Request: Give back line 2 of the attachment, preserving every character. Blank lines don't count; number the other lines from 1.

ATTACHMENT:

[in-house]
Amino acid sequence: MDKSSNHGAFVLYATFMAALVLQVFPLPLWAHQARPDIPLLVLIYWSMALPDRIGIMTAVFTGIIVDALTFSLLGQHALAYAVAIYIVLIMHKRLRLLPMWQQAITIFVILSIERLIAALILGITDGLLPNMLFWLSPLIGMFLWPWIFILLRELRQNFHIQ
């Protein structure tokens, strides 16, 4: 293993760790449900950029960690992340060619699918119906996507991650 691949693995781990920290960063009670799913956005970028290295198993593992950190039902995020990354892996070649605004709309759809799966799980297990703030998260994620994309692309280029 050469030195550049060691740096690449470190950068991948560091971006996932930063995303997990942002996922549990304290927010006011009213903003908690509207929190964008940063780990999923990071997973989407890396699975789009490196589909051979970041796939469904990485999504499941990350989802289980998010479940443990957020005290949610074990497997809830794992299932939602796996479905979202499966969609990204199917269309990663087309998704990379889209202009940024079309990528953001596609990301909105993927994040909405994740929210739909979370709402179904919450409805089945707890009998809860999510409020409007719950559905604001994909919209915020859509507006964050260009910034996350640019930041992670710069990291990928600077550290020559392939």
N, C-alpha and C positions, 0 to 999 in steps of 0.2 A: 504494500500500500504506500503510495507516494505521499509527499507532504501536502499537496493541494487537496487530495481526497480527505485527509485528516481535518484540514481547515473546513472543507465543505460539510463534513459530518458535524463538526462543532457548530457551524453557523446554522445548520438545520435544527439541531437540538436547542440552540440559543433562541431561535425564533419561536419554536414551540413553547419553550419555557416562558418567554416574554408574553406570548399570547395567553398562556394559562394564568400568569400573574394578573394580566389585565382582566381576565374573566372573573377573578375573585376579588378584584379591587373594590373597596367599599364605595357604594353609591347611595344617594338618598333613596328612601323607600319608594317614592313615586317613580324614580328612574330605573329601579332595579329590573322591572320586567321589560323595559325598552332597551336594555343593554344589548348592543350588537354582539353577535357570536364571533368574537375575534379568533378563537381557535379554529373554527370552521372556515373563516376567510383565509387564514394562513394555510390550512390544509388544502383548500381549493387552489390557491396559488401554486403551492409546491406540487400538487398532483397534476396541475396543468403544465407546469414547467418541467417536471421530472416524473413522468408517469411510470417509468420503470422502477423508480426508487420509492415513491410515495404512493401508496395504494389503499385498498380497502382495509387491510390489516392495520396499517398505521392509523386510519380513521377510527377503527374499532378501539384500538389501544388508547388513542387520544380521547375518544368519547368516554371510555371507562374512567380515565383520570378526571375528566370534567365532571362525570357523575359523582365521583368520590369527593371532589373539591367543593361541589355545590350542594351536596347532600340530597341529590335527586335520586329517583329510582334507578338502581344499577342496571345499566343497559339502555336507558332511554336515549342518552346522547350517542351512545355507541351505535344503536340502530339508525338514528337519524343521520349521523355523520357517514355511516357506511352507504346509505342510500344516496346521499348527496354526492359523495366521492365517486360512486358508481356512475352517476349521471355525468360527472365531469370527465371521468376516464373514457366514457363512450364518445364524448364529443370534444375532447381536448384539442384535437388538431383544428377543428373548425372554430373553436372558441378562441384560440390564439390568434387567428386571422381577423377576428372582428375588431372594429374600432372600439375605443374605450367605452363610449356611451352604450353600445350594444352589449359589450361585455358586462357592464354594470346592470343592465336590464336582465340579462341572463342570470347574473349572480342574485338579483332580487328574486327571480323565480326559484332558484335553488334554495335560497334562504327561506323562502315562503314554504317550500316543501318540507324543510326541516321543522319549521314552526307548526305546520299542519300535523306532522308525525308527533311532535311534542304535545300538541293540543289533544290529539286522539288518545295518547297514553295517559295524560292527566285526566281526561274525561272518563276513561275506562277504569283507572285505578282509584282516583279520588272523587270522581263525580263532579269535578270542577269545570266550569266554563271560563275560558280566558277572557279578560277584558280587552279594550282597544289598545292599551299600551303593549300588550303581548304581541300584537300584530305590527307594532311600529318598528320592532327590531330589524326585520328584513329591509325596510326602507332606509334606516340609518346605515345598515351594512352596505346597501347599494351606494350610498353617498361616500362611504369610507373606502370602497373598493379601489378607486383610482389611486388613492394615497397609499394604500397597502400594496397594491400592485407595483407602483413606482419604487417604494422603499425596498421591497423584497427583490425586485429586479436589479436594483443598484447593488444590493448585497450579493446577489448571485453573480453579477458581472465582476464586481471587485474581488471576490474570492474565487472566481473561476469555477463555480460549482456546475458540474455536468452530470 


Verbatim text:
Amino acid sequence: MDKSSNHGAFVLYATFMAALVLQVFPLPLWAHQARPDIPLLVLIYWSMALPDRIGIMTAVFTGIIVDALTFSLLGQHALAYAVAIYIVLIMHKRLRLLPMWQQAITIFVILSIERLIAALILGITDGLLPNMLFWLSPLIGMFLWPWIFILLRELRQNFHIQ